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Yankees Fans Called 'Worst Fan Base on the Planet' After Pelting Opposing Players in Ugly Incident

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In words that showed they consider New York Yankees fans to be an infestation of worms in the Big Apple, Cleveland Guardians players sounded off angrily after they were hit with debris from Yankee Stadium stands on Saturday.

“Worst fan base on the planet,” center fielder Myles Straw said after the game, according to the New York Post

New York won 5-4 after Gleyber Torres hit a walk-off single.

Then chaos erupted as beer and debris rained down from the right-field bleachers.

“This is disgusting. Yankees fans should be embarrassed,” Fox Sports MLB analyst Ben Verlander wrote in a Twitter post.

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Cleveland right fielder Oscar Mercado said a beer can just missed him, and that he caught another heading for his face. An object hit an umpire as well, according to the Post.

“You can celebrate your team walking it off all you want, but don’t throw s**t on the field,” Mercado said, the Post reported.

Should teams be penalized when their fans behave like this?

The stage for the post-game eruption was set when Straw scaled the wall toward left field to share his opinion of fans who were celebrating an injury to Cleveland left fielder Steven Kwan. Kwan hit the left-field wall hard trying to catch what turned out to be an RBI double hit by New York’s Isiah Kiner-Falefa. He then stumbled away and collapsed, according to the Post.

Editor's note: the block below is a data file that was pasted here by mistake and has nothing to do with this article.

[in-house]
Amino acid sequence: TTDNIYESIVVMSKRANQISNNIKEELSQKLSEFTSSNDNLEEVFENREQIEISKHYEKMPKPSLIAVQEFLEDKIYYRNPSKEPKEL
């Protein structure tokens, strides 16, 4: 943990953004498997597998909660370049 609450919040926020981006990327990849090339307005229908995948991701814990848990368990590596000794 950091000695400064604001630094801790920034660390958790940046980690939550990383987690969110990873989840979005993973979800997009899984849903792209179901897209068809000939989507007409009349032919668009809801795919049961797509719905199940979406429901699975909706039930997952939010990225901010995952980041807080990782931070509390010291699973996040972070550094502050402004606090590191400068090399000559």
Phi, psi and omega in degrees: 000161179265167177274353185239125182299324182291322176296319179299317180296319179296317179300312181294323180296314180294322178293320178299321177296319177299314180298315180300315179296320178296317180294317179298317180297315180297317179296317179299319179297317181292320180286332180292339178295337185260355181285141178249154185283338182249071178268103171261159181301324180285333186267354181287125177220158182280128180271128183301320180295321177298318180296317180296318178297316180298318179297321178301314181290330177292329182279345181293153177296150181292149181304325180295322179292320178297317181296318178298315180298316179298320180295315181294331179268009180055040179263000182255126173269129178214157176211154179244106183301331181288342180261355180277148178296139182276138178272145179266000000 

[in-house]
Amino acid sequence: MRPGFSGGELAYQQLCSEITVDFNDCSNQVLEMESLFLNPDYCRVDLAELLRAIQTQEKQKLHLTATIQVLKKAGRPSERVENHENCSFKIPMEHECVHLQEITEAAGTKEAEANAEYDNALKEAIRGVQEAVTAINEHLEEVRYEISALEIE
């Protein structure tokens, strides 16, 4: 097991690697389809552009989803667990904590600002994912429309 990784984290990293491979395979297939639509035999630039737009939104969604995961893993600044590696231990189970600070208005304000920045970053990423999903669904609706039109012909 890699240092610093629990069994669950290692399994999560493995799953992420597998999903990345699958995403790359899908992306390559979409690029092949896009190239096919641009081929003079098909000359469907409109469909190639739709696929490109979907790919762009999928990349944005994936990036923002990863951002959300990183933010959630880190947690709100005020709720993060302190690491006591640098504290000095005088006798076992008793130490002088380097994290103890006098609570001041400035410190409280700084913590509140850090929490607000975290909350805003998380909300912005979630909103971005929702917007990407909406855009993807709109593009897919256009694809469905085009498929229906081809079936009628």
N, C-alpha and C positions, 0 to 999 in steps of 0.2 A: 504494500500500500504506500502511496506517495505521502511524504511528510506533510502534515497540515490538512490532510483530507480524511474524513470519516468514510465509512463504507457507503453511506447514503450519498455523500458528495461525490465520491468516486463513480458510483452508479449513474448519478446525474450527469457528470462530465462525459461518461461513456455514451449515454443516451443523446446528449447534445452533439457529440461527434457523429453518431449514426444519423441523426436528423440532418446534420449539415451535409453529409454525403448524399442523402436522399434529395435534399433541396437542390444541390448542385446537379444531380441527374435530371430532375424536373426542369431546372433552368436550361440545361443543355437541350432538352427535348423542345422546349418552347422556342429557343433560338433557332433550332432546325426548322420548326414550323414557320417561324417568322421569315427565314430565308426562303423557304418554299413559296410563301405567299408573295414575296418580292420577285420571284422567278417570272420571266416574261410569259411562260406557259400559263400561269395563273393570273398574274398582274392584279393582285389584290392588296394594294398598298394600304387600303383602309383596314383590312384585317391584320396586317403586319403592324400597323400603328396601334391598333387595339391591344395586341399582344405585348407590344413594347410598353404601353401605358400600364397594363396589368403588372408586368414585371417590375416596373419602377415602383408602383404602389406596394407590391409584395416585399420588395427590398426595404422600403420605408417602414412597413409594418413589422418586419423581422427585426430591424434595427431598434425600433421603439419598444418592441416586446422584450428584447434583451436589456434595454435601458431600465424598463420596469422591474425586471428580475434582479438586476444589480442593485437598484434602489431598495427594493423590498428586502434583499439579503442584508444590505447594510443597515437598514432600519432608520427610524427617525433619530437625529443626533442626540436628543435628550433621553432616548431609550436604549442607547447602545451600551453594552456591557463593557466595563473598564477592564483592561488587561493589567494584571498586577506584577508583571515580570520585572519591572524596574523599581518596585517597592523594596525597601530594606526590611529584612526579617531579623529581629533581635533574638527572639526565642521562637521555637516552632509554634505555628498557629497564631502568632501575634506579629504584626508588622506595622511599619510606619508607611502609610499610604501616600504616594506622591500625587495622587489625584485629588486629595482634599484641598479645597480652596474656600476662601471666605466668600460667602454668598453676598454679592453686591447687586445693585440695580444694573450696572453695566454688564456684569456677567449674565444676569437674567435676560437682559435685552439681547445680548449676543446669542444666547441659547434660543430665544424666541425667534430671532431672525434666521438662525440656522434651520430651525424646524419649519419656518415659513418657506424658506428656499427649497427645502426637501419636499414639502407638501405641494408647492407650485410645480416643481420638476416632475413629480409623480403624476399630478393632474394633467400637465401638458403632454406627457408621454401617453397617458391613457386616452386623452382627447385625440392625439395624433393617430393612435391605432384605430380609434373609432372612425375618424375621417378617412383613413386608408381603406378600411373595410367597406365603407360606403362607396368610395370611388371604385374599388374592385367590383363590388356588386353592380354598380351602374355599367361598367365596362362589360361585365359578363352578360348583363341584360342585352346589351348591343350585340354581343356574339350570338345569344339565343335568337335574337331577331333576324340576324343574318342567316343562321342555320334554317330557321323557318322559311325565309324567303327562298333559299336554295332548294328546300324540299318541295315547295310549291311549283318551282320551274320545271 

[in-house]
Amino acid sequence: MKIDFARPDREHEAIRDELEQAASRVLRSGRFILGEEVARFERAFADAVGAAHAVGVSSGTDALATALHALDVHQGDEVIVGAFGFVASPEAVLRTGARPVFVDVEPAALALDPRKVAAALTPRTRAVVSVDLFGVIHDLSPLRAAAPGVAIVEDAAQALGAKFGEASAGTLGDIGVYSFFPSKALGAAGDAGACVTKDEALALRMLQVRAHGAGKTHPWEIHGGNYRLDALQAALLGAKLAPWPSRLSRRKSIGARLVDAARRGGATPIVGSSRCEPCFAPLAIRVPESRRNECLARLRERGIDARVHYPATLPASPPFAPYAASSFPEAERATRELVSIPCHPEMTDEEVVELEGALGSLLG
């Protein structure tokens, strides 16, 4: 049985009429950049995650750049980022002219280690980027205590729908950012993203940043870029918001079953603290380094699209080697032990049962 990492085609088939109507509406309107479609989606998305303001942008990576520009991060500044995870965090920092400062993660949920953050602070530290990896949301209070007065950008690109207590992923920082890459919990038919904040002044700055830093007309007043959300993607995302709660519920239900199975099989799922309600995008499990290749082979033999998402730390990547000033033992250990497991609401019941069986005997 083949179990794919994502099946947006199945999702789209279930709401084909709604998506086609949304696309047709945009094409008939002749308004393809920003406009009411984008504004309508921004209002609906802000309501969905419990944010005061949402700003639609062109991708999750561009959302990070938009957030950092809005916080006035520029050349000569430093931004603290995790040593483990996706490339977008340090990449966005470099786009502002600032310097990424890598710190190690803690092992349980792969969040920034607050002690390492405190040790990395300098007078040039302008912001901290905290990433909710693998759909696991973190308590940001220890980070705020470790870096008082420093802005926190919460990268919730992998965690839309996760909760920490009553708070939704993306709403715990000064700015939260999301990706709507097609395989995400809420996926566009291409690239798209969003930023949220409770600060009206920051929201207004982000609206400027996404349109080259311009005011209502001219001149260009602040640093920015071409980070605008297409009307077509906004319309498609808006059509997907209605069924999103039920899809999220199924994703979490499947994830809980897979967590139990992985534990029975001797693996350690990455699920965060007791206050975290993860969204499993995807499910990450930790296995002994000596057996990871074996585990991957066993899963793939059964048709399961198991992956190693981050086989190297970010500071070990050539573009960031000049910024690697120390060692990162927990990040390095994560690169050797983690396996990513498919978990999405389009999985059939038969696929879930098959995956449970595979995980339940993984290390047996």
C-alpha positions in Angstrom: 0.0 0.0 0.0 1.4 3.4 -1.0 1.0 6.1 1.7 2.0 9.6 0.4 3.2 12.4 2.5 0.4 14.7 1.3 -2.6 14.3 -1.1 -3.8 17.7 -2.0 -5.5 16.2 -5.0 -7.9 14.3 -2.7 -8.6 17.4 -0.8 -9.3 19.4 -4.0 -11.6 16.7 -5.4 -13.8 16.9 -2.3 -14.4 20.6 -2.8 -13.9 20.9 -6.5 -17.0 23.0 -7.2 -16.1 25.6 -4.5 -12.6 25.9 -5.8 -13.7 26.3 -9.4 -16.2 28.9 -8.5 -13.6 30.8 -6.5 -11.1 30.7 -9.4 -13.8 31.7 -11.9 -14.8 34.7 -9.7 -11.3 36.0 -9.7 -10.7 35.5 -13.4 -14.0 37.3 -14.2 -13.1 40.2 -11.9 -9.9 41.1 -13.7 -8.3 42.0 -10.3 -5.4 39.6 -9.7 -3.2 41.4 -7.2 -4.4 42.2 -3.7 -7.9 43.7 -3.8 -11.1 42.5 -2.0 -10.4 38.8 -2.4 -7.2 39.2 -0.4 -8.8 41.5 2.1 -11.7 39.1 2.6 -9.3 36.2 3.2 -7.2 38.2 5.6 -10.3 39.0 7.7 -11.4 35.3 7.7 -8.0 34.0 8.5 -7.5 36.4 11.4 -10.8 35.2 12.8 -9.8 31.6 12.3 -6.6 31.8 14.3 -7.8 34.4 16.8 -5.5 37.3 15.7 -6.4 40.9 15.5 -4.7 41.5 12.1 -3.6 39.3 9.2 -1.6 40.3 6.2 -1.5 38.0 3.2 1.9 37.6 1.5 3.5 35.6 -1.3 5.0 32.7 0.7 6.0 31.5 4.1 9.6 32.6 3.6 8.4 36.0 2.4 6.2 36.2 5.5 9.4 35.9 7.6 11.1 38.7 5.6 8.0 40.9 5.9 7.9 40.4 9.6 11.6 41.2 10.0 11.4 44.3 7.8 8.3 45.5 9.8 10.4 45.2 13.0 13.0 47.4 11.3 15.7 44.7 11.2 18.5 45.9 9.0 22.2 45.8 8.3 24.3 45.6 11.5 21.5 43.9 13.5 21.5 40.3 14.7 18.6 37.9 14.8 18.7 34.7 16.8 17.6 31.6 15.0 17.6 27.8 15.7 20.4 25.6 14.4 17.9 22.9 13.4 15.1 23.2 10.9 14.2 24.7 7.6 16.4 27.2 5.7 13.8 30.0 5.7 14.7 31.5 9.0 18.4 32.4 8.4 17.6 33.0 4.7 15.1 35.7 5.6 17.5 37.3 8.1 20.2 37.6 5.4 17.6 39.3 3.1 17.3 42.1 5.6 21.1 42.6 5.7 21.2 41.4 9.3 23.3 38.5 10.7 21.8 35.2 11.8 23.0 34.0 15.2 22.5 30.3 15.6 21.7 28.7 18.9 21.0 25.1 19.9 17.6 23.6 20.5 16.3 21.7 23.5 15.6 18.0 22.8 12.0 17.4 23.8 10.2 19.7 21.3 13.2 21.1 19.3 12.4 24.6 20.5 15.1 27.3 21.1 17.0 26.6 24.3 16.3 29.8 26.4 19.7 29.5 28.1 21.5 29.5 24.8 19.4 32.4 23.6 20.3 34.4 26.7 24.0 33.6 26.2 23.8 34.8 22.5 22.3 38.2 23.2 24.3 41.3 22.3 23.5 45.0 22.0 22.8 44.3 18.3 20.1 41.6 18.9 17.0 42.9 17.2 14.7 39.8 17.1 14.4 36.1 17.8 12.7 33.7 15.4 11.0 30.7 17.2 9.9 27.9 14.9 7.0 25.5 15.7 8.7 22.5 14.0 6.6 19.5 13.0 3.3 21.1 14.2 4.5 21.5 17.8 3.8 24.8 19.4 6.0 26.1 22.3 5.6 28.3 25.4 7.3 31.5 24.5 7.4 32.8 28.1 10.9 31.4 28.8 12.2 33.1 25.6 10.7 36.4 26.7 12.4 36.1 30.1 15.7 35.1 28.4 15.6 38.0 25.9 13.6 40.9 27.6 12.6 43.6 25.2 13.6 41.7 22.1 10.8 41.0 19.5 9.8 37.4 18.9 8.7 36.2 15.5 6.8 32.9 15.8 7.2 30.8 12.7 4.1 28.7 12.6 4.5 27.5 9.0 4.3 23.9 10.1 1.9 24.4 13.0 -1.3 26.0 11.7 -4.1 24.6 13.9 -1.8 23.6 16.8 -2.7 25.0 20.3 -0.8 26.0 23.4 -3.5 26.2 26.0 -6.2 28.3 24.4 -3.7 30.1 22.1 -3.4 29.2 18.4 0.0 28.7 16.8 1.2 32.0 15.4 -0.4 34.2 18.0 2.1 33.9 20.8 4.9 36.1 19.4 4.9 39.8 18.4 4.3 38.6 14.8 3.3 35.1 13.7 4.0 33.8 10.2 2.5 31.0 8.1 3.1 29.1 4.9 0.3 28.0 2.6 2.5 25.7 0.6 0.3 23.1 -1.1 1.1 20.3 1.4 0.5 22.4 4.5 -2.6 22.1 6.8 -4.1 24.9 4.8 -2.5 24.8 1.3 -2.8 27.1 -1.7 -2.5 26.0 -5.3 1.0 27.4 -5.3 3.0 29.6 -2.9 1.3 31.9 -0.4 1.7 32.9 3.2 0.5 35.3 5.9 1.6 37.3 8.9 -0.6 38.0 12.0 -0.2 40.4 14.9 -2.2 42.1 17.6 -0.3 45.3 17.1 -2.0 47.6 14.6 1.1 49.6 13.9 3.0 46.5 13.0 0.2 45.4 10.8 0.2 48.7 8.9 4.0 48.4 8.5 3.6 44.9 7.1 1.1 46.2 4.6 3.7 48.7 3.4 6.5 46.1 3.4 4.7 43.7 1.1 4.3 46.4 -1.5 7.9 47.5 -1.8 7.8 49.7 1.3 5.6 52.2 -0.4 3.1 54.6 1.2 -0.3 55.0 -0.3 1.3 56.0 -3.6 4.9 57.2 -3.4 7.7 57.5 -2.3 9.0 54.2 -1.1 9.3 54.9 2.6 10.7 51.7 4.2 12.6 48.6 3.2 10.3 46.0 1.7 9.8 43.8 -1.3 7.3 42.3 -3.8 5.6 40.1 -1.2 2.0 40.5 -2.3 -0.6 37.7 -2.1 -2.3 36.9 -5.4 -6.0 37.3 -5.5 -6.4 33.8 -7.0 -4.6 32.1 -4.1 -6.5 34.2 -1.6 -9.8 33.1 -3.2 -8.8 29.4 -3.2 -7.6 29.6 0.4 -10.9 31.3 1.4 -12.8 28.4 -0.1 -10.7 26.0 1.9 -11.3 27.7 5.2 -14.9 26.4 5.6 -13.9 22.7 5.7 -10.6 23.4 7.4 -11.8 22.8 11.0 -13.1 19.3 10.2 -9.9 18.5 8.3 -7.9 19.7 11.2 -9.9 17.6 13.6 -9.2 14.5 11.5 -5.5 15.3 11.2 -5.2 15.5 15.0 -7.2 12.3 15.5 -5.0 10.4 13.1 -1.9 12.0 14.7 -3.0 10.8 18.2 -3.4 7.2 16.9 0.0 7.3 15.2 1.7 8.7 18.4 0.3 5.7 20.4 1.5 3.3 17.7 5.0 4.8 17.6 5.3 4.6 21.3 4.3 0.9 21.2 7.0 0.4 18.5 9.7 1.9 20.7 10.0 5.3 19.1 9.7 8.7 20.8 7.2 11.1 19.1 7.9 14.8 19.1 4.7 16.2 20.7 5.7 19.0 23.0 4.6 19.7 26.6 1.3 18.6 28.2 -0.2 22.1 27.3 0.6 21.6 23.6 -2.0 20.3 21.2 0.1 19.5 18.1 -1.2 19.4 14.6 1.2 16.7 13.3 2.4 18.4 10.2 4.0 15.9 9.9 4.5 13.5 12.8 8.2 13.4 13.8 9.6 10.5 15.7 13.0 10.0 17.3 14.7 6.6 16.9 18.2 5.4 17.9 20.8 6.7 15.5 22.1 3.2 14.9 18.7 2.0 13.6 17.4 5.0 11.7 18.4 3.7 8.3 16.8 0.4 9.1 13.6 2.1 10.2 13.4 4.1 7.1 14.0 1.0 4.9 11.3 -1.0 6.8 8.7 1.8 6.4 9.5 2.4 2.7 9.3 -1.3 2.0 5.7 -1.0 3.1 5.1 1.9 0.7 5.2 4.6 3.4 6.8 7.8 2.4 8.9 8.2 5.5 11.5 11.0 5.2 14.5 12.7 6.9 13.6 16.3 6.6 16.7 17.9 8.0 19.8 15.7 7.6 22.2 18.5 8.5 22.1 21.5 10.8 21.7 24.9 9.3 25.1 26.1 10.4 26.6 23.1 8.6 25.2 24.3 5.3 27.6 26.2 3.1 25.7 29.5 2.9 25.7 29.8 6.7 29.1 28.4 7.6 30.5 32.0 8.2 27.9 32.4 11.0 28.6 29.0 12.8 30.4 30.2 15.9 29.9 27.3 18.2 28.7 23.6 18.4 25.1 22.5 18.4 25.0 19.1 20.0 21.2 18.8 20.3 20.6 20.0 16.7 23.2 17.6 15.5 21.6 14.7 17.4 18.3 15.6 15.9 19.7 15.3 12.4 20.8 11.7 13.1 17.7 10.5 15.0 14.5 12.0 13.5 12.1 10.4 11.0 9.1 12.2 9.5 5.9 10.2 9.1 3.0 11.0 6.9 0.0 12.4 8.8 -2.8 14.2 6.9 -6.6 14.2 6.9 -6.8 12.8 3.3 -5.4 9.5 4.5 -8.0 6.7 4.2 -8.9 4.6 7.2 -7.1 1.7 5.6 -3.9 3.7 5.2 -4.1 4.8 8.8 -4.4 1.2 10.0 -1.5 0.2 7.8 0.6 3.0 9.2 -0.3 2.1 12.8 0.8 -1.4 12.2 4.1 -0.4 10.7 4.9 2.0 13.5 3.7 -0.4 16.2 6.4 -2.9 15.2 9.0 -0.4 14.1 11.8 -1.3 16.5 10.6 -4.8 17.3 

Fans then cheered and mocked the outfielder, which irked Straw.

“[Kwan’s] chin was messed up, his forehead was messed up, just give him a breather,” Straw told the Post. “You can chirp all you want, say whatever you want. But when someone’s hurt, that’s not something to joke about.”

Straw said he had never experienced an incident like the post-game attack on the players, one in which Yankees including Aaron Judge went out to calm the scene.

“I usually laugh and [the fans will] laugh back, especially when they get a little smile out of you,” Mercado told the Post. “But bringing violence and throwing stuff on the field and cheering when someone else gets hurt, that’s not OK, and that’s when I draw the line.”

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“I think there should be rules set up for that. Because in all honesty, that’s ridiculous,” Mercado said. “And that should not happen. Say whatever you want to say and do whatever you want to do. But at the end of the day, there’s got to be consequences for behavior like that.”

Fan misbehavior is can be a problem anywhere, of course. And it can be seen in just about any sport. But an afternoon baseball game, early in the season, is not usually the kind of event where an outbreak like Saturday’s would normally be expected.

Straw said that the fans went too far, even in a world where opposing players expect to hear a lot they do not like.

“They can flip me off, they can say stuff about my family. I really don’t care about that,” Straw told the Post. “But when someone’s hurt, you don’t prey on that. Just keep your mouth shut and just let them recover.”

This article appeared originally on The Western Journal.

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